Is Facebook the new Philip Morris?

In his book, The Common Rule, author Justin Early, talks about how your phone and the Internet are tools that can have great benefit to people. But unlike a hammer, your phone is not neutral. Your phone entices you to spend ever more time on it. The companies behind your favorite apps then sell your time to advertisers. It’s in their best interest to create ever more addictive apps to keep you glued to your phone. By all accounts they’re doing a good job of that so far.

But what if it’s not your time? What if it’s your kids that are being targeted? After all once social media companies saturate the adult market, they will need to look elsewhere for new users. Why not target a market whose brains are not developed enough to resist products that are engineered for addiction.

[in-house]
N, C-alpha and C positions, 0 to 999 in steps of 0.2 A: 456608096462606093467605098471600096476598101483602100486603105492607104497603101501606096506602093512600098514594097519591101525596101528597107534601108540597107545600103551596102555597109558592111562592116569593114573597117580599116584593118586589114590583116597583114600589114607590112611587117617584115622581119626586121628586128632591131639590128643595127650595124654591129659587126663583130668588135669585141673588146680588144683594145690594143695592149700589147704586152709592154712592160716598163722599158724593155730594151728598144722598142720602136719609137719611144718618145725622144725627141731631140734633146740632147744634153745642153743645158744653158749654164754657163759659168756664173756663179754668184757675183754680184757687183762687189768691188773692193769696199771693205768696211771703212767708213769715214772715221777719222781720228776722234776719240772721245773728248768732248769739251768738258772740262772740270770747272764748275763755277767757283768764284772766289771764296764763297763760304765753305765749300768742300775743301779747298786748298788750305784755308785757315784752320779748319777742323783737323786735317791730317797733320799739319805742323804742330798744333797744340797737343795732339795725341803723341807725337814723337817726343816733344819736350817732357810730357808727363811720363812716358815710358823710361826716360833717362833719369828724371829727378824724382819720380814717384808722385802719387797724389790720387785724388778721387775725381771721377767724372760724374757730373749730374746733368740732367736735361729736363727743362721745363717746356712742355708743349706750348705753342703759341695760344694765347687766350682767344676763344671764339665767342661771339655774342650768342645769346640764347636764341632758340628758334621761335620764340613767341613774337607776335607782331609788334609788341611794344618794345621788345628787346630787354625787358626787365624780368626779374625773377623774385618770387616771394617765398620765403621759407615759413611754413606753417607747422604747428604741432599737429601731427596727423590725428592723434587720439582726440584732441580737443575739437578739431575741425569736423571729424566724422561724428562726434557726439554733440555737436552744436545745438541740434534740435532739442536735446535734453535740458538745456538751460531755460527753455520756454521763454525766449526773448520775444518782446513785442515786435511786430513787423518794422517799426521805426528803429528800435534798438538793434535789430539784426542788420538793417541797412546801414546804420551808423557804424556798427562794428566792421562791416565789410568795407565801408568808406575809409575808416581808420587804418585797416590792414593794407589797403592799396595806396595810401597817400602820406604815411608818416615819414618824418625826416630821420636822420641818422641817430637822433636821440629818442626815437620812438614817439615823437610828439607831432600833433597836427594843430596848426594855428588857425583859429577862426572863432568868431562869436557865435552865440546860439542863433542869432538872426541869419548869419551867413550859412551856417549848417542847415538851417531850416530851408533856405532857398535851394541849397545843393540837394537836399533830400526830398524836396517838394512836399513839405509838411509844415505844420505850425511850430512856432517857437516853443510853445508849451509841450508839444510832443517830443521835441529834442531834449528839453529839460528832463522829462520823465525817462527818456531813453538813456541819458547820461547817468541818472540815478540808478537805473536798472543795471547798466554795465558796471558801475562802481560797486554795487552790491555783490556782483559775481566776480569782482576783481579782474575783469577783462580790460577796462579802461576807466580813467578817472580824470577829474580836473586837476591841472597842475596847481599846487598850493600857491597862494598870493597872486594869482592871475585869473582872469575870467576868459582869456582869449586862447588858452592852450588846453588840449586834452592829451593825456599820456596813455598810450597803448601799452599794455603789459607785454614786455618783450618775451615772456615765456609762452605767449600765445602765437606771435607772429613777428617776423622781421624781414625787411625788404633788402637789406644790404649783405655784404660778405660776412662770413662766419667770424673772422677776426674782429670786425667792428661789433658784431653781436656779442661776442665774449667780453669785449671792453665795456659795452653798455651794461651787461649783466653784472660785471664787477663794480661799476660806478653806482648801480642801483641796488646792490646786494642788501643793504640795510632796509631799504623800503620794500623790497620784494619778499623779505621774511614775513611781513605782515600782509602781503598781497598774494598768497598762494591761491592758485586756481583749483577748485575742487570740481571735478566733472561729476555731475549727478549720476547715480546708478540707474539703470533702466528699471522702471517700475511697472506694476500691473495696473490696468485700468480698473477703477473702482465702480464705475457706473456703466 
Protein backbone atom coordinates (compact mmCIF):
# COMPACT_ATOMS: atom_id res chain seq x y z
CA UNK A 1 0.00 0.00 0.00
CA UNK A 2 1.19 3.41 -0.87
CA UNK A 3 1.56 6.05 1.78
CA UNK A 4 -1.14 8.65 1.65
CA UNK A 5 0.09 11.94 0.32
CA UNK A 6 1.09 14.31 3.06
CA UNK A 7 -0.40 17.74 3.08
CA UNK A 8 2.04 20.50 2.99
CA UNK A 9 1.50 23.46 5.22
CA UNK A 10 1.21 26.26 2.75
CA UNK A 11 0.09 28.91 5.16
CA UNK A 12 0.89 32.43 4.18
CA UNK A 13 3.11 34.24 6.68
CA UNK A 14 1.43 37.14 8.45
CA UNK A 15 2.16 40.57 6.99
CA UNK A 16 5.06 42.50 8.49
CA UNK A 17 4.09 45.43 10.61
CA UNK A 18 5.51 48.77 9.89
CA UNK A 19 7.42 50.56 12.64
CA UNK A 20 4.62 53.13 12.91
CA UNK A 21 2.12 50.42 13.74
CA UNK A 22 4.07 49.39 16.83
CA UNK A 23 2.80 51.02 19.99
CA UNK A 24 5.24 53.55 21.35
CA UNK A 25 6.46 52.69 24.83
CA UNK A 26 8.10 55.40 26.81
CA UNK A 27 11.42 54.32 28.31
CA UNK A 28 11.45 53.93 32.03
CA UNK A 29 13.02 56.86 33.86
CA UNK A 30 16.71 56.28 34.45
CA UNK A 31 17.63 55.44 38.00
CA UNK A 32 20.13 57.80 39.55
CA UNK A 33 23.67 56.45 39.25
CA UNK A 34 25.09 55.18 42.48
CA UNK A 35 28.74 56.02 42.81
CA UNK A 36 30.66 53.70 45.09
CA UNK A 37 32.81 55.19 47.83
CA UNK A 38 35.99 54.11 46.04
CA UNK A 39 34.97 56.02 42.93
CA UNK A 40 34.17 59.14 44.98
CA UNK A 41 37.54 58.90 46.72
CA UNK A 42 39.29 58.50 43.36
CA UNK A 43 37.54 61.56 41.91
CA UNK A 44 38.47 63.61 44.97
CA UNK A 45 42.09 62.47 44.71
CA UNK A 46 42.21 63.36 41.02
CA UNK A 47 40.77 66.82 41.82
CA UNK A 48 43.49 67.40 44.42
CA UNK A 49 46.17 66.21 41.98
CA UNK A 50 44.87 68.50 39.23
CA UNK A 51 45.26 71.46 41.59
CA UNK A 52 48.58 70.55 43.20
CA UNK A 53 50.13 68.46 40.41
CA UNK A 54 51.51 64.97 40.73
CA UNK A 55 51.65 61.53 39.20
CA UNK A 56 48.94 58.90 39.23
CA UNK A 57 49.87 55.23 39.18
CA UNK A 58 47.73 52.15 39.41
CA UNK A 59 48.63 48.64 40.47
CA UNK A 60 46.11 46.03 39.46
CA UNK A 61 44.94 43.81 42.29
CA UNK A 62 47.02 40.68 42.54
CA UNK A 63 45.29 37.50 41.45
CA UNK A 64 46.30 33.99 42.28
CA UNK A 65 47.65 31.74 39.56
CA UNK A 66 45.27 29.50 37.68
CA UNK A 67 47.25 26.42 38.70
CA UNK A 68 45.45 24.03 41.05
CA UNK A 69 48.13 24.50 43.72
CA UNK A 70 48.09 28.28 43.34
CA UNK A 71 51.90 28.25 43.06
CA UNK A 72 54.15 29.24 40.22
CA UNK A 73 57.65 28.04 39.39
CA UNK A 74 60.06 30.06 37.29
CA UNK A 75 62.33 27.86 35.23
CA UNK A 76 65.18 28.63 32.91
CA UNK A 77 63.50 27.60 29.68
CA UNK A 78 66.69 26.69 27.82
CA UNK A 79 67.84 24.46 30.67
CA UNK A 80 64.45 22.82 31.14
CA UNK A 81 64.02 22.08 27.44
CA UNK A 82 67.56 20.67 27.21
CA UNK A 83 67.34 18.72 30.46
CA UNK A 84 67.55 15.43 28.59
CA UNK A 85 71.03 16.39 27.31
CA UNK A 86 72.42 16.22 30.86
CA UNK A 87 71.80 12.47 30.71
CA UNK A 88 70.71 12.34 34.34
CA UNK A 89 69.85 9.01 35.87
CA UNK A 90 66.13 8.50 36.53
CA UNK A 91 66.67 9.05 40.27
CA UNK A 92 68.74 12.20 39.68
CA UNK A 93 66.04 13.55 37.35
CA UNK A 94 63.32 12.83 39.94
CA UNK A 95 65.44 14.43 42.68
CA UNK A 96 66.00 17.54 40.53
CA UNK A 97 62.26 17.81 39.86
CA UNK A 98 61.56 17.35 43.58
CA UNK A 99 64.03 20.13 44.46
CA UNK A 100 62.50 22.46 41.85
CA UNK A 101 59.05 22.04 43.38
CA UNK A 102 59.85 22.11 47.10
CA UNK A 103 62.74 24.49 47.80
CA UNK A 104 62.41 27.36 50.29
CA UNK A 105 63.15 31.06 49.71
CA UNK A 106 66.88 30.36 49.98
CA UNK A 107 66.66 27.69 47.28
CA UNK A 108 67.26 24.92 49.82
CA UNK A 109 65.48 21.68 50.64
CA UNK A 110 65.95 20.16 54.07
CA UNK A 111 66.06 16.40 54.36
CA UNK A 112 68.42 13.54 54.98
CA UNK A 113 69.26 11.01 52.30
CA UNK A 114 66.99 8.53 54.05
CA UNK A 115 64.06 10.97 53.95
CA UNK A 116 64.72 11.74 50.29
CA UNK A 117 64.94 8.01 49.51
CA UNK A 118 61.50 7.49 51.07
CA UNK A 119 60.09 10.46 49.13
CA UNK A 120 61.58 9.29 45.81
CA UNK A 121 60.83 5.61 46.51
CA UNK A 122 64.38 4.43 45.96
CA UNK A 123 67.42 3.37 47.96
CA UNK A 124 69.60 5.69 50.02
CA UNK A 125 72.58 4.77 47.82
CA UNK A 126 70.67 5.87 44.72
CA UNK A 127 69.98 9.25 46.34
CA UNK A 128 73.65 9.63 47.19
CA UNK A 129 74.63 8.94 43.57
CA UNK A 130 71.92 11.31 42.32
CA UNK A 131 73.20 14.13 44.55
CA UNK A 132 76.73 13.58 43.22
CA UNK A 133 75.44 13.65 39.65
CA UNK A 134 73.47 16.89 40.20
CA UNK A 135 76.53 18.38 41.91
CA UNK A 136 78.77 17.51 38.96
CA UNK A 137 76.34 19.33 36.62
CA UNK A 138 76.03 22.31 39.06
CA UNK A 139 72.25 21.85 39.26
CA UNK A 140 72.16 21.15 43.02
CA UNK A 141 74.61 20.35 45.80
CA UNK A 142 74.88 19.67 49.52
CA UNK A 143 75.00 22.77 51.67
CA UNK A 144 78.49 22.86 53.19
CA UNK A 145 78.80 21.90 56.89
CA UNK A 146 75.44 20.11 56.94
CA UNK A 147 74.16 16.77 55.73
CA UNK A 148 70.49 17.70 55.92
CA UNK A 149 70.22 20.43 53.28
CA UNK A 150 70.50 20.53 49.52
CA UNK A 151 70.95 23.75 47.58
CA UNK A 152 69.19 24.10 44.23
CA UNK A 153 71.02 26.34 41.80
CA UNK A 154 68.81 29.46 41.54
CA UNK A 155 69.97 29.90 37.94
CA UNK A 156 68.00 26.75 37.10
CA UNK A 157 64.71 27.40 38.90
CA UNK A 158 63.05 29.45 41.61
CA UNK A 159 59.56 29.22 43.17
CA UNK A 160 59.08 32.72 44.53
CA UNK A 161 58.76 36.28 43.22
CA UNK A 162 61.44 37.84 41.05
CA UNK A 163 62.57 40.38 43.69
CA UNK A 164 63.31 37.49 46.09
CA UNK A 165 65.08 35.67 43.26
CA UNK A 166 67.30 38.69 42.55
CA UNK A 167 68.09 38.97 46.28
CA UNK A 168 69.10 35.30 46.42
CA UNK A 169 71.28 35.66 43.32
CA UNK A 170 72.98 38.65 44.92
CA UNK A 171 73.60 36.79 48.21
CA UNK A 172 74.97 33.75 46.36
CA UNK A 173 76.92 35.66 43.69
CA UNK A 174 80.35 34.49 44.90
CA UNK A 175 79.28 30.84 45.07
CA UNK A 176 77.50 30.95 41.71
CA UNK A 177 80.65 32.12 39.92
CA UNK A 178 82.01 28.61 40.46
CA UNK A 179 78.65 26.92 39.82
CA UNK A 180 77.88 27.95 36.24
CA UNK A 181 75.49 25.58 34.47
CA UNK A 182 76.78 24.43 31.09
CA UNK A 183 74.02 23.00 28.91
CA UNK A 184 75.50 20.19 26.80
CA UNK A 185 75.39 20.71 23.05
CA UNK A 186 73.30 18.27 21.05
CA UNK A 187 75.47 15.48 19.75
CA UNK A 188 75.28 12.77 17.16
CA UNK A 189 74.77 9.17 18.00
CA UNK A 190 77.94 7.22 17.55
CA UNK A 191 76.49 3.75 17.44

I recently saw the advertisement below for Facebook messenger kids edition. I couldn’t help but think about Joe Camel, Spuds Mackenzie, Ronald McDonald and all the other characters that used to market unhealthy products to kids. I still don’t know why my mother agreed to buy me the Spuds Mackenzie high tops I wore in fourth grade. My kids couldn’t wear those to school now.

Britain’s Prince Harry was recently quoted as wanting to ban the hugely popular video game Fortnite because “It’s too addictive, especially for young people.” “It’s created to addict, an addiction to keep you in front of a computer for as long as possible, it’s so irresponsible.”

If we’ve already banned advertising cigarettes and alcohol to children, can banning social media under a set age be far behind? I predict we’ll see warning labels and mandatory time restrictions on certain apps imposed by governments around the world within the next decade. Before this happens you’ll want to reconsider owning certain technology company stocks.

 

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